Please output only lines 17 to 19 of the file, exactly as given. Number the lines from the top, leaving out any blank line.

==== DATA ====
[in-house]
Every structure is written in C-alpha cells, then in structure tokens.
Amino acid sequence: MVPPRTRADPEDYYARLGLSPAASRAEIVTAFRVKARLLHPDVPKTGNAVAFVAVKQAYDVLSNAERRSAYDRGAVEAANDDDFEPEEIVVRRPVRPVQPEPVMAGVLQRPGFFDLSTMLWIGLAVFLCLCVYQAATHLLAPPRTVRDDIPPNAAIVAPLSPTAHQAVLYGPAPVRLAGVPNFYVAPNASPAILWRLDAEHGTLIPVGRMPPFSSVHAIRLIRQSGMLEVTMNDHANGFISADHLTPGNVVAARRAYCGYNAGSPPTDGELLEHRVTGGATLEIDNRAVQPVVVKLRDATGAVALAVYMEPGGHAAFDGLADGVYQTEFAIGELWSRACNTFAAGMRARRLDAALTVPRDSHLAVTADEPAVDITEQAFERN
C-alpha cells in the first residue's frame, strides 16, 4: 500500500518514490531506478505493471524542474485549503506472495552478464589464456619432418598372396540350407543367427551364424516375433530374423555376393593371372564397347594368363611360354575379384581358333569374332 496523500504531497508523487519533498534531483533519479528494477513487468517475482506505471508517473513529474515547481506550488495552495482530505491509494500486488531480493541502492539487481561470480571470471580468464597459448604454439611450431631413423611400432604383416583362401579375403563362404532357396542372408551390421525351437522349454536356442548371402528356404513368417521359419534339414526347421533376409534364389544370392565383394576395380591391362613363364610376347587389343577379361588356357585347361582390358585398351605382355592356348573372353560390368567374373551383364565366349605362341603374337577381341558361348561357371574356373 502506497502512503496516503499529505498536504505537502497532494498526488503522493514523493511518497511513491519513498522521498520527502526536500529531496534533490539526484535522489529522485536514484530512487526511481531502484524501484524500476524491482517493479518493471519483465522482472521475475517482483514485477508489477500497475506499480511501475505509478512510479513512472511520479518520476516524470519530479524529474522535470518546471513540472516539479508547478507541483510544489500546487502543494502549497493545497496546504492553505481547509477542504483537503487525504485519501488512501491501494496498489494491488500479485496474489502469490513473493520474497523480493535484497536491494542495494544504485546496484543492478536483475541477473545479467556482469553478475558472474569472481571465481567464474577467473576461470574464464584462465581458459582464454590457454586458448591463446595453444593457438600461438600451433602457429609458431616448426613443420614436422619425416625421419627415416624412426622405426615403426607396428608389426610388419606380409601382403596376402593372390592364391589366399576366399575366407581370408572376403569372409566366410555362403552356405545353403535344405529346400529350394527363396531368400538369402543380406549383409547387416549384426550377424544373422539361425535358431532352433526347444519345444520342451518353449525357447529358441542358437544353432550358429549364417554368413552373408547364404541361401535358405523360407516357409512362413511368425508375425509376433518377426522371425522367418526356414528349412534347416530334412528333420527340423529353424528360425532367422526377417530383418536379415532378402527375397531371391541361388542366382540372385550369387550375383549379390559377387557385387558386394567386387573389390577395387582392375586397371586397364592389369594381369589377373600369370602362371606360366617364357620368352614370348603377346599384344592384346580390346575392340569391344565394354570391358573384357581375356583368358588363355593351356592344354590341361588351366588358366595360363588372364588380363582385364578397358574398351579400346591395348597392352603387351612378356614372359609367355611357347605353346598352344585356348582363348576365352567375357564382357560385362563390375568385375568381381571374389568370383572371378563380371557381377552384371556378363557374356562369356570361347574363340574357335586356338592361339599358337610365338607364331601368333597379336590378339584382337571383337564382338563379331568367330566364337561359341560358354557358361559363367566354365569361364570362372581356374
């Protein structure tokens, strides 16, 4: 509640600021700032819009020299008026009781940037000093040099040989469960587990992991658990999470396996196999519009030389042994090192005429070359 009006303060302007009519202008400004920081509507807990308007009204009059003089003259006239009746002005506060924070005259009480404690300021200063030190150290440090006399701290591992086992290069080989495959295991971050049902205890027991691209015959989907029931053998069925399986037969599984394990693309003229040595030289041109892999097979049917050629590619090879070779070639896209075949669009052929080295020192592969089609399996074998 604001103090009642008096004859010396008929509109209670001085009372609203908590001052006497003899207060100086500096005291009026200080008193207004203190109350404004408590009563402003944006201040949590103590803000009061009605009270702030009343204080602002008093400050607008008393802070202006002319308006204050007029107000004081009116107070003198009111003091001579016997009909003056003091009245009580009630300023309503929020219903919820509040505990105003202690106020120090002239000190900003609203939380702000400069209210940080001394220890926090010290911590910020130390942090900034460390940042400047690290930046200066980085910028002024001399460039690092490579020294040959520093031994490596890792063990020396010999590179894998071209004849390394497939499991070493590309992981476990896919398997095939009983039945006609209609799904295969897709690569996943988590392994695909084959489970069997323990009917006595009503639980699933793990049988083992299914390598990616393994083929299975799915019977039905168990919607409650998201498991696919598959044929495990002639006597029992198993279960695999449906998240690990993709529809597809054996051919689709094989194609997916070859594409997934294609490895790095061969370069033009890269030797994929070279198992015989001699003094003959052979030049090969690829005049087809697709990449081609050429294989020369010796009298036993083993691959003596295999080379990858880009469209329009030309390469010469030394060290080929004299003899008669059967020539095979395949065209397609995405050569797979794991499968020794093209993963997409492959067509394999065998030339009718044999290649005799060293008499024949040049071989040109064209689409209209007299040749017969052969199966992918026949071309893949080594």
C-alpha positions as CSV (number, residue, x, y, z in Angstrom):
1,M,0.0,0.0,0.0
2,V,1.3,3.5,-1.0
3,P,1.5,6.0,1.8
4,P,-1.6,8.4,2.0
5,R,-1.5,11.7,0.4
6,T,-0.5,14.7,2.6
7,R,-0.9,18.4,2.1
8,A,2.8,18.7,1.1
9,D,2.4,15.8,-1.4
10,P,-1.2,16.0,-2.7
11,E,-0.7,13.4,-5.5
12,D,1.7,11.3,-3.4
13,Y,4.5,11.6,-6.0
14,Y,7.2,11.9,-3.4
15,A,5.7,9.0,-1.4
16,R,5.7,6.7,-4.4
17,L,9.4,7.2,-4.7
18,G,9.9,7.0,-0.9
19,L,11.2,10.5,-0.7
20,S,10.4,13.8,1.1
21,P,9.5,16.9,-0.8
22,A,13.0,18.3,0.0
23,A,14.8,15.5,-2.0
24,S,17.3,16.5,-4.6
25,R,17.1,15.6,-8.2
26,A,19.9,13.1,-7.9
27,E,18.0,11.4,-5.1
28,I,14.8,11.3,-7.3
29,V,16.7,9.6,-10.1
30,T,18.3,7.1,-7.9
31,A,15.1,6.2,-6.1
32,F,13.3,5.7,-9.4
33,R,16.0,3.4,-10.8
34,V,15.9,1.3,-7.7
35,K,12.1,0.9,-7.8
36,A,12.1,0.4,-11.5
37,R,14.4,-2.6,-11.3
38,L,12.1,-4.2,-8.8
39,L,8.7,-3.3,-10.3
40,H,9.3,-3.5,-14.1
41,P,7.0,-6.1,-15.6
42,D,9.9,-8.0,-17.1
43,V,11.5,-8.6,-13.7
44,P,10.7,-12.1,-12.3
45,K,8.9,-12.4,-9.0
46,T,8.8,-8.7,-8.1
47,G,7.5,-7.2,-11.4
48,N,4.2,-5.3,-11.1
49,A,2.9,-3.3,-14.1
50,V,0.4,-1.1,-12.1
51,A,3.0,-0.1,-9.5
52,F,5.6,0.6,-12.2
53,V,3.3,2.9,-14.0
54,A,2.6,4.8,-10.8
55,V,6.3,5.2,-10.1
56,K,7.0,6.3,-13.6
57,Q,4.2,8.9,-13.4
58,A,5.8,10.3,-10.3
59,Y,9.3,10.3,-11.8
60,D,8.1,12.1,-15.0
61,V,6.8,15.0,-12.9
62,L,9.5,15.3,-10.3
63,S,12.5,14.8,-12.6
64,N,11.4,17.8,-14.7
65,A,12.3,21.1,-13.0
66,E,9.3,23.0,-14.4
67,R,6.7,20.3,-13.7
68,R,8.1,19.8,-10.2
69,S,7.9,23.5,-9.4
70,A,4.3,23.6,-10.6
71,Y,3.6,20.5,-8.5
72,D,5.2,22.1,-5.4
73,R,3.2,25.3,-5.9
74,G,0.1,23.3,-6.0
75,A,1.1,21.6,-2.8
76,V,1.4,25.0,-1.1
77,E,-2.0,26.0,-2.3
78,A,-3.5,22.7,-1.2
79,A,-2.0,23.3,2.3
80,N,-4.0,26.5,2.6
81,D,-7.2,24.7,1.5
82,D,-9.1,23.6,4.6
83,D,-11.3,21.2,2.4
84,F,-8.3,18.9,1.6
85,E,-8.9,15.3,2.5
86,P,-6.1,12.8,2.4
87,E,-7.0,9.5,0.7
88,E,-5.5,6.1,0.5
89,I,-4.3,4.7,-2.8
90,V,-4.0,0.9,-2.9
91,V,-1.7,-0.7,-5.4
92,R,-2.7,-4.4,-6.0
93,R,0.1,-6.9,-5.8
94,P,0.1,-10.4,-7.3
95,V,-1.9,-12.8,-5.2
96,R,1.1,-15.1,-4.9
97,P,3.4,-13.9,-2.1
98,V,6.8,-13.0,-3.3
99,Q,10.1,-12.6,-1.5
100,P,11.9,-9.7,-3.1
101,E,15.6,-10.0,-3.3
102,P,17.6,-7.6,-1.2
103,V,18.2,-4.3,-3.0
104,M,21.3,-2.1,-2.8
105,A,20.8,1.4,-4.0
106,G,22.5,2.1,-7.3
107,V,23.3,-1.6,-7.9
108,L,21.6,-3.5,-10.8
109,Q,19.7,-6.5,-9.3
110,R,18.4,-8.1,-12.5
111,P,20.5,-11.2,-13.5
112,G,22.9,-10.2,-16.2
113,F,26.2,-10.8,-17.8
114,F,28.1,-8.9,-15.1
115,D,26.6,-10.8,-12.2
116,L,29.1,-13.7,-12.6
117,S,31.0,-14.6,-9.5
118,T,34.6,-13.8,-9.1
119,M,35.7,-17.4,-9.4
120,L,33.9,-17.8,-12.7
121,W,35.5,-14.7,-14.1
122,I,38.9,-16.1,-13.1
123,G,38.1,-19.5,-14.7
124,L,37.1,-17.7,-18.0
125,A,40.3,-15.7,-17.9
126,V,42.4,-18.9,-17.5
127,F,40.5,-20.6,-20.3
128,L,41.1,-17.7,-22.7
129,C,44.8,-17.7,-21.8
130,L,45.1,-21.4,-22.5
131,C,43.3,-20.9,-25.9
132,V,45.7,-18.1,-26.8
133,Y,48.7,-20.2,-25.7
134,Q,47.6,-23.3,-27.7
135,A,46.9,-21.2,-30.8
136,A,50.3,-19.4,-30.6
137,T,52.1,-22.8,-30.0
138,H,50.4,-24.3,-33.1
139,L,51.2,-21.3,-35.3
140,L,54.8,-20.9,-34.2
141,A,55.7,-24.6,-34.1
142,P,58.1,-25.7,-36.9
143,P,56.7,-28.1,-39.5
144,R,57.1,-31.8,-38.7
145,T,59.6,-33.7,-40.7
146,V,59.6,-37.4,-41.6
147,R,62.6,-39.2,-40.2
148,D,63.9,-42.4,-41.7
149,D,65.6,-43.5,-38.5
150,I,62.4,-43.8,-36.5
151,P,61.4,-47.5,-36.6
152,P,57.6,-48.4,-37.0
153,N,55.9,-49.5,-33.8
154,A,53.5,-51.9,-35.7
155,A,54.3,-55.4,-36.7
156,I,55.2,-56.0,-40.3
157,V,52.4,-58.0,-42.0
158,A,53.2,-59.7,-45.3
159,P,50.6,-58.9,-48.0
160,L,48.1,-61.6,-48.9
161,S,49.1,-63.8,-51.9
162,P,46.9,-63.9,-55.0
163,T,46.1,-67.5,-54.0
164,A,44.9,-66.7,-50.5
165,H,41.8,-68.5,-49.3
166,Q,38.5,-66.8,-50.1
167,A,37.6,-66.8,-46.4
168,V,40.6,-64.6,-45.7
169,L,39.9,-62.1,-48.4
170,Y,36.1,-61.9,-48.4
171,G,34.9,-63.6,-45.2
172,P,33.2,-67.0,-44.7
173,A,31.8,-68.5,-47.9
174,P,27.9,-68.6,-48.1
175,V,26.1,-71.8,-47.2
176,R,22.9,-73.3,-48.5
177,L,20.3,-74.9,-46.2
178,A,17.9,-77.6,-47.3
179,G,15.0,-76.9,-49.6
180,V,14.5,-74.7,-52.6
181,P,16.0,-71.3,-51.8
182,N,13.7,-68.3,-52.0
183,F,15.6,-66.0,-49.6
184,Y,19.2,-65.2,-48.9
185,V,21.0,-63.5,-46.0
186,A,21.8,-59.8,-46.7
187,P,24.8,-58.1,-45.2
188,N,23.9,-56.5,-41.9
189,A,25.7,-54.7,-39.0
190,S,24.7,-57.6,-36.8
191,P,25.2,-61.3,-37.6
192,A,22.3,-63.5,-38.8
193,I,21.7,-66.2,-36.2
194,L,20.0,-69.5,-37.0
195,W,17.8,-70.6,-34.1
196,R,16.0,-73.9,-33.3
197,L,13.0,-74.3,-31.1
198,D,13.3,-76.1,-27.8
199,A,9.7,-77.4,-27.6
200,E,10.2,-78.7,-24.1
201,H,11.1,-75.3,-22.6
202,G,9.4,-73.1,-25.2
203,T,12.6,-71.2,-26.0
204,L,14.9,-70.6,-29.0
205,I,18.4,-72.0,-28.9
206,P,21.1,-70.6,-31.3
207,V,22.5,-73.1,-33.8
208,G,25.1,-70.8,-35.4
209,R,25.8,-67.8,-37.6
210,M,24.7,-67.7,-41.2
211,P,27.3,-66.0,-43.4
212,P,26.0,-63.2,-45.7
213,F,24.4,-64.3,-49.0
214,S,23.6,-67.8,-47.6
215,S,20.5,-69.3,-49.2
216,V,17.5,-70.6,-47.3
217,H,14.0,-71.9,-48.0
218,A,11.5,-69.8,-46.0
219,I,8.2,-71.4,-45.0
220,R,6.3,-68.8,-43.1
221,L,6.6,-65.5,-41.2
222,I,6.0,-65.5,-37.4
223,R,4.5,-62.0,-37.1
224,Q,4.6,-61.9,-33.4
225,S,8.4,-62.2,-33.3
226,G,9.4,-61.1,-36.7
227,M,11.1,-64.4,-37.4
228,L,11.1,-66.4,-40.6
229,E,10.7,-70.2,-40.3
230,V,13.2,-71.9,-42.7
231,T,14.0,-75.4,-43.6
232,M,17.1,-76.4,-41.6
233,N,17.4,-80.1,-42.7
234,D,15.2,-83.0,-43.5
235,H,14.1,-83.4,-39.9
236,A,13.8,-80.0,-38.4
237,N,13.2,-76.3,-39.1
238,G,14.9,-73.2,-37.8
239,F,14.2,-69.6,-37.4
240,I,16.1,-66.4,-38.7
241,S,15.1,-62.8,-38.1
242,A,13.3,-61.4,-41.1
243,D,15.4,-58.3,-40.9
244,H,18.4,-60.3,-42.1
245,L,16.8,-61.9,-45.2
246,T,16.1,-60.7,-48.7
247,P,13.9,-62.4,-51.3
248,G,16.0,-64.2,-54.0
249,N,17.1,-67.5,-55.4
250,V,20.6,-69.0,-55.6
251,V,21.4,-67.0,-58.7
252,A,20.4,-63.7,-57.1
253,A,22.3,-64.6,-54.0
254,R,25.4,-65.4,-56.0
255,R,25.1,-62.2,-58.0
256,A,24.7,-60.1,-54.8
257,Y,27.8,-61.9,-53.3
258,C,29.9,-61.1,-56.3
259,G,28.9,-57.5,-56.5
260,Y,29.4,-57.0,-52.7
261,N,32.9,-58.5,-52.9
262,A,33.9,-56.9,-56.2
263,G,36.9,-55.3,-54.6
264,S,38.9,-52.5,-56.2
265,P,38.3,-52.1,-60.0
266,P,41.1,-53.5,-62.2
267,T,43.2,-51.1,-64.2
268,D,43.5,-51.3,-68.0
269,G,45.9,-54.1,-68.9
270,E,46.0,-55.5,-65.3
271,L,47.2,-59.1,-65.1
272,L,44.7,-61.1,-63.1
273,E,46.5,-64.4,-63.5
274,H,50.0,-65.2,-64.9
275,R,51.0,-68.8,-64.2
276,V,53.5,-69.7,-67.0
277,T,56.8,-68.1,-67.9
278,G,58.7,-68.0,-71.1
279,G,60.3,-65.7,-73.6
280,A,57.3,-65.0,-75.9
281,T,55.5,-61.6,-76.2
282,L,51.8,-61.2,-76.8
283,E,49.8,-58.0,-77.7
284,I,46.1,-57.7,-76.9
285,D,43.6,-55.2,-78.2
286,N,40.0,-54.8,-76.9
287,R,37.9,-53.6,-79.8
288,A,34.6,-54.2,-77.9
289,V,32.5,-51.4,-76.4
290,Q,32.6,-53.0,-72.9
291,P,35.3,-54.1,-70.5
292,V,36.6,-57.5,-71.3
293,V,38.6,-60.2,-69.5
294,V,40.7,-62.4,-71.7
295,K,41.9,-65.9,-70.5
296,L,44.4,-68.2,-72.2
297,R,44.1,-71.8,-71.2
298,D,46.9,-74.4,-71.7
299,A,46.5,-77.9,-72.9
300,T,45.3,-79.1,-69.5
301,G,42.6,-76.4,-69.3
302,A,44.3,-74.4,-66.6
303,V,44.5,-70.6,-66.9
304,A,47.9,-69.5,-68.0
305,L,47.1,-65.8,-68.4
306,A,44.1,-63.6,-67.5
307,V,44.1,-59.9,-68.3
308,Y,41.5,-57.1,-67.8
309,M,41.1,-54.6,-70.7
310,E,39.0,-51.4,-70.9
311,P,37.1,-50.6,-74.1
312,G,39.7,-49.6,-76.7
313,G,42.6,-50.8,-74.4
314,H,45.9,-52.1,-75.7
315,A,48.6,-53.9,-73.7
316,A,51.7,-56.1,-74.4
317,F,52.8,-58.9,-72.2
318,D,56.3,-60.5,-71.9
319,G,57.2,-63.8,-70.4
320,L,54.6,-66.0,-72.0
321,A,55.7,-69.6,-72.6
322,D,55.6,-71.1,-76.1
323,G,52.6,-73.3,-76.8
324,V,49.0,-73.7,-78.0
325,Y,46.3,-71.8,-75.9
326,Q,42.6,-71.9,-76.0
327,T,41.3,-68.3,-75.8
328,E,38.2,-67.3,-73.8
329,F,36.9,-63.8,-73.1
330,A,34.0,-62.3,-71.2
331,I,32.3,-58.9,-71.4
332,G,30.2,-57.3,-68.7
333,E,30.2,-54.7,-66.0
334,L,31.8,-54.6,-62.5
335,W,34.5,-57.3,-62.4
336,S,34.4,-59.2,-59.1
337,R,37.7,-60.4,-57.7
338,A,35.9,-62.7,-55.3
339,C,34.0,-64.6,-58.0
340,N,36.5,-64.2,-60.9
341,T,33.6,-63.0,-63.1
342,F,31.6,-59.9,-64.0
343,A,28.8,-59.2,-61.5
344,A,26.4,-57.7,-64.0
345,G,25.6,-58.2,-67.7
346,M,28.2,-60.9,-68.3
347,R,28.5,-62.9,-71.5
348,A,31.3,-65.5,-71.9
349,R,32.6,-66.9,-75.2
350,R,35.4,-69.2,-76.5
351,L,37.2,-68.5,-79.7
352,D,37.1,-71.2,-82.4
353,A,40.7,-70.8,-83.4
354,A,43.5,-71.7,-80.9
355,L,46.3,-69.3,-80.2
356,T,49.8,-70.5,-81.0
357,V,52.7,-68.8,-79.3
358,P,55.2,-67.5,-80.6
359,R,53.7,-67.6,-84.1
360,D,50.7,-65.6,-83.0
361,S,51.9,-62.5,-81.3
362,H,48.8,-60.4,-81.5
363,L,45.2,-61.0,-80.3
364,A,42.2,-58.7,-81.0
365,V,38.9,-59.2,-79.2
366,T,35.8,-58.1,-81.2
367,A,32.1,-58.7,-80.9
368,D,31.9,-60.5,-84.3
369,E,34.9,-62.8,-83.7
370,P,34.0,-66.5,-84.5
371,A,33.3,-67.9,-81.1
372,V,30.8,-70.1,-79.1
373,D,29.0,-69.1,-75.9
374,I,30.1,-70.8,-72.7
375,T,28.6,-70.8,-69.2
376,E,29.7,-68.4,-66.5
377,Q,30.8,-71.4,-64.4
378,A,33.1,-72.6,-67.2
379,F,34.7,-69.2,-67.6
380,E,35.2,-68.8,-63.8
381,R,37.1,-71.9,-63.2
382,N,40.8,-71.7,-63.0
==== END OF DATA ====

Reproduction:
11,E,-0.7,13.4,-5.5
12,D,1.7,11.3,-3.4
13,Y,4.5,11.6,-6.0